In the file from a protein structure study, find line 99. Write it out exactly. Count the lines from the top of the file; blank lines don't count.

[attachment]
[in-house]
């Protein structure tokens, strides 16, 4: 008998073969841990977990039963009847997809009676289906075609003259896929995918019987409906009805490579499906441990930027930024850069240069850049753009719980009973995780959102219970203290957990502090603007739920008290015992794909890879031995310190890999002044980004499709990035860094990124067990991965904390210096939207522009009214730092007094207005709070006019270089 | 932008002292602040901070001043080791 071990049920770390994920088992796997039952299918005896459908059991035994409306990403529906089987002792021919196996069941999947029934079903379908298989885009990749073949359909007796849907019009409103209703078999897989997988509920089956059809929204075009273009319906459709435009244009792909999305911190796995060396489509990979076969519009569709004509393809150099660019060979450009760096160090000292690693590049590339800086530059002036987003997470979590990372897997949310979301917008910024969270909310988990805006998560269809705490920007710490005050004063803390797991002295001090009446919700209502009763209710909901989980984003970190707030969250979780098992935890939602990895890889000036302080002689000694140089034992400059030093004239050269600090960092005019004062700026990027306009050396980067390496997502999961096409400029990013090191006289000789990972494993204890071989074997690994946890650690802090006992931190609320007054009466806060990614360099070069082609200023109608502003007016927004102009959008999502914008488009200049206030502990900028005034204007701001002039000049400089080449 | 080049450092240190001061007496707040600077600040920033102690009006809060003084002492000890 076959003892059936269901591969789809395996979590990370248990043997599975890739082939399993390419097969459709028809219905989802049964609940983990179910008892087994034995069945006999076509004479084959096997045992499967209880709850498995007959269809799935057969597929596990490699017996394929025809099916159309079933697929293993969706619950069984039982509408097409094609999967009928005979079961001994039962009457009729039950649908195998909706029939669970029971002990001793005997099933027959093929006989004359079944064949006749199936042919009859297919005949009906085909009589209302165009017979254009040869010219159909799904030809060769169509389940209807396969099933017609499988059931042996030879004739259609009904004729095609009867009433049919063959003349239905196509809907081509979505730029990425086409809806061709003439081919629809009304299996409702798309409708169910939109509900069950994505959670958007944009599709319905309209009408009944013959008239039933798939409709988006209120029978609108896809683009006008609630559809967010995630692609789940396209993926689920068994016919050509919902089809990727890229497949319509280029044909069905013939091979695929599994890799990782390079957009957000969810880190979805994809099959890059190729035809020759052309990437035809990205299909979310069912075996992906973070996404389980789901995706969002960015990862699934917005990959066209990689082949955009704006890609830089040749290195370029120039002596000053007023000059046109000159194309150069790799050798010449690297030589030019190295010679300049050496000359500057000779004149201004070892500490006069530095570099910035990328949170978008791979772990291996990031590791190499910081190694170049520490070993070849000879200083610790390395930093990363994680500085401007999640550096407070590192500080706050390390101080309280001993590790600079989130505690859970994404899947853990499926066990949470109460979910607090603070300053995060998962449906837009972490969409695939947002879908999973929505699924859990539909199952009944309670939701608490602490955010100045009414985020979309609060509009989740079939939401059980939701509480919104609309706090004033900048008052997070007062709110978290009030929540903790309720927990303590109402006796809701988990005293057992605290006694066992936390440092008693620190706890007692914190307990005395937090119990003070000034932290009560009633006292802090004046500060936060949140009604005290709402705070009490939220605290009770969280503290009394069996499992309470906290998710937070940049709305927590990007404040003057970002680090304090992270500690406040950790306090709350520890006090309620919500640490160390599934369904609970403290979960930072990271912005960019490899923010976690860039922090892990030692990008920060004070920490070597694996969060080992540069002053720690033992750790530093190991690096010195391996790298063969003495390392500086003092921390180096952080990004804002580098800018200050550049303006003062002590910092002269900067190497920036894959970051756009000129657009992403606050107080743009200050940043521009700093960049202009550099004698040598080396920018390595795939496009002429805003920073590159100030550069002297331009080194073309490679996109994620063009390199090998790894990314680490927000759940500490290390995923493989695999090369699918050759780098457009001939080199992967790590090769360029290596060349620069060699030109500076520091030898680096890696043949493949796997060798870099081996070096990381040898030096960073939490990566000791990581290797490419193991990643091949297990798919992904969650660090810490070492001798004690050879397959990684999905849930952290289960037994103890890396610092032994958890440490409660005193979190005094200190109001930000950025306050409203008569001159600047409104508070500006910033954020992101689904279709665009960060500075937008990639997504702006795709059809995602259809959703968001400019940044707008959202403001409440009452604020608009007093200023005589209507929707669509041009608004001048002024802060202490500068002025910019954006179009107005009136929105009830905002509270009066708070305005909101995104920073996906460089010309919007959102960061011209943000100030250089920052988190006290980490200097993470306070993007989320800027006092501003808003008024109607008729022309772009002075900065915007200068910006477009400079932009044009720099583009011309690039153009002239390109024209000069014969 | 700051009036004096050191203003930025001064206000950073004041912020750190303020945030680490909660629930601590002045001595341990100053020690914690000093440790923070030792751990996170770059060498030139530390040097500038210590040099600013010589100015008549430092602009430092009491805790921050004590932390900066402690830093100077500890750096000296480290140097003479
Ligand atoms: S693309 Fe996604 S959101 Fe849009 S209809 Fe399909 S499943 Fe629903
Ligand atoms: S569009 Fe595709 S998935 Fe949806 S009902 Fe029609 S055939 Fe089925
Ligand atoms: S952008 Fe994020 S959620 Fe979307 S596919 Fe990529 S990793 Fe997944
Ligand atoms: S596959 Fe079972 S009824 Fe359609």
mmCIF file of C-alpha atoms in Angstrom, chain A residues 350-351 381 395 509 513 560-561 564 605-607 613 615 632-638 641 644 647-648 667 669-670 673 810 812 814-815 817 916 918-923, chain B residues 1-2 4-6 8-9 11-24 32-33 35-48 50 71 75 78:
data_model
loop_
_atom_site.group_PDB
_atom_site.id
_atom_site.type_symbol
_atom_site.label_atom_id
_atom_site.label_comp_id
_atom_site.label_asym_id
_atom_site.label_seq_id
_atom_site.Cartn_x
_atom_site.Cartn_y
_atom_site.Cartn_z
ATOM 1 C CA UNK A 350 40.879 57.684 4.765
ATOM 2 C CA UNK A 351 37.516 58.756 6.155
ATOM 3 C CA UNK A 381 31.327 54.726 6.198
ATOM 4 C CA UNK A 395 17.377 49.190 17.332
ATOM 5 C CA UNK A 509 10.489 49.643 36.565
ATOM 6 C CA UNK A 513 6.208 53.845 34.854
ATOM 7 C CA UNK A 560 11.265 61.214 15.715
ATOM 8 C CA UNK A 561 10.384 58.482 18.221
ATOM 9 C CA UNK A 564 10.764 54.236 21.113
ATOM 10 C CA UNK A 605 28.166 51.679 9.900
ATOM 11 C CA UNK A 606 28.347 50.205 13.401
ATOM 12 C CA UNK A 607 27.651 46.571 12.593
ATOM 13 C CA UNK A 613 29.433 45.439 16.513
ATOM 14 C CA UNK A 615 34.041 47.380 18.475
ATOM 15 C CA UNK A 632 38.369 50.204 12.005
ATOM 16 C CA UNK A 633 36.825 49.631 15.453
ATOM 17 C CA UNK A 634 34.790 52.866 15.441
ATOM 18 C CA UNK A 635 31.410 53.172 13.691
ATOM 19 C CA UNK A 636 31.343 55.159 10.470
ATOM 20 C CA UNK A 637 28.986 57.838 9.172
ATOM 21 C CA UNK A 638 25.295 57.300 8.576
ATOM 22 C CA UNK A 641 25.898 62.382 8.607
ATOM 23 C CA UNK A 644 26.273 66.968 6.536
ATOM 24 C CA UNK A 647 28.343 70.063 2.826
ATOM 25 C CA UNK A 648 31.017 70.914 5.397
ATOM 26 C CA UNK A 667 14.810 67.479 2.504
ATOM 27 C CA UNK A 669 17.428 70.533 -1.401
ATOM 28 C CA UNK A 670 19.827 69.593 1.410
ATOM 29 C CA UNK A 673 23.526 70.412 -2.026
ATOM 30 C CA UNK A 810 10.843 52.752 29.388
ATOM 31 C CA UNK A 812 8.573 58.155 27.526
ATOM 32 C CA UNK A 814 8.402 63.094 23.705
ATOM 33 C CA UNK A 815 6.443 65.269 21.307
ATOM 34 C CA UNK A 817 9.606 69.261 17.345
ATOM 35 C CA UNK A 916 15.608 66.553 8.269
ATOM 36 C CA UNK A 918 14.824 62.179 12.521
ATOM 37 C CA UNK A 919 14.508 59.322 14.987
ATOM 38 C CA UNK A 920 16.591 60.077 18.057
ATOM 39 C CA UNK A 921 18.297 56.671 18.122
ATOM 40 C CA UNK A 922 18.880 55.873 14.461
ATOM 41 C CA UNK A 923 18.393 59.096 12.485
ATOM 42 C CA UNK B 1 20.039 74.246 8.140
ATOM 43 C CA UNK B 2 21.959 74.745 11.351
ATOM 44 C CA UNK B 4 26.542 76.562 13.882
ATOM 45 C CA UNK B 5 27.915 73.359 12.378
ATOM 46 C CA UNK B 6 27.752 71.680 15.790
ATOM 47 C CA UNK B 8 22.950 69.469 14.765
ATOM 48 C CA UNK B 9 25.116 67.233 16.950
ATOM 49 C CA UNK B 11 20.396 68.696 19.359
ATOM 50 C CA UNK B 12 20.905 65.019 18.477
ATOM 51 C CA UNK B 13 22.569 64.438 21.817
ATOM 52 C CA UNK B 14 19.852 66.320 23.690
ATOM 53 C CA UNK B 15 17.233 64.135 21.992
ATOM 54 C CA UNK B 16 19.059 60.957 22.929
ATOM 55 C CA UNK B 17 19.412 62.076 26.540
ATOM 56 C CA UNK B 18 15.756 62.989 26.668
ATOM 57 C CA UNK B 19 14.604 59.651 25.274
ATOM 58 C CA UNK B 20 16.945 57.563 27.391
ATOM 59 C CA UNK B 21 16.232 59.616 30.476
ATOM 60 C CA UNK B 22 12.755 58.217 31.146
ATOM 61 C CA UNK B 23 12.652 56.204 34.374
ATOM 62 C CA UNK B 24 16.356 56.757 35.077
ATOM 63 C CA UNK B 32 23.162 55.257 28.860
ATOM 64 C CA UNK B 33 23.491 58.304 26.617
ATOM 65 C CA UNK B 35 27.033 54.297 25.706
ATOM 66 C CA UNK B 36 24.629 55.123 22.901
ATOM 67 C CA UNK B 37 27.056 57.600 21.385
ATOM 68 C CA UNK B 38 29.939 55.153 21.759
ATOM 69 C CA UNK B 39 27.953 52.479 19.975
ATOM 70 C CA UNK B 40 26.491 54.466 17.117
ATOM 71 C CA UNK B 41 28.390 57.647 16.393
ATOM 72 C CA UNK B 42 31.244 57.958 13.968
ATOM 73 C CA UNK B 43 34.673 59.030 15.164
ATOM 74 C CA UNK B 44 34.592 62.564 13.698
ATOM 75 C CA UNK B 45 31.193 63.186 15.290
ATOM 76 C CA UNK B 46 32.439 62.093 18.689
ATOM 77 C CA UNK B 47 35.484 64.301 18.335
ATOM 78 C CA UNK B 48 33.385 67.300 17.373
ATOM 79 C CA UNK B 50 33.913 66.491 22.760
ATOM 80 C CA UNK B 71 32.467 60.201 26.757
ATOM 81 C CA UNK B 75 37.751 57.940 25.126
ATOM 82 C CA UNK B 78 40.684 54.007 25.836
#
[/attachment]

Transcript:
ATOM 80 C CA UNK B 71 32.467 60.201 26.757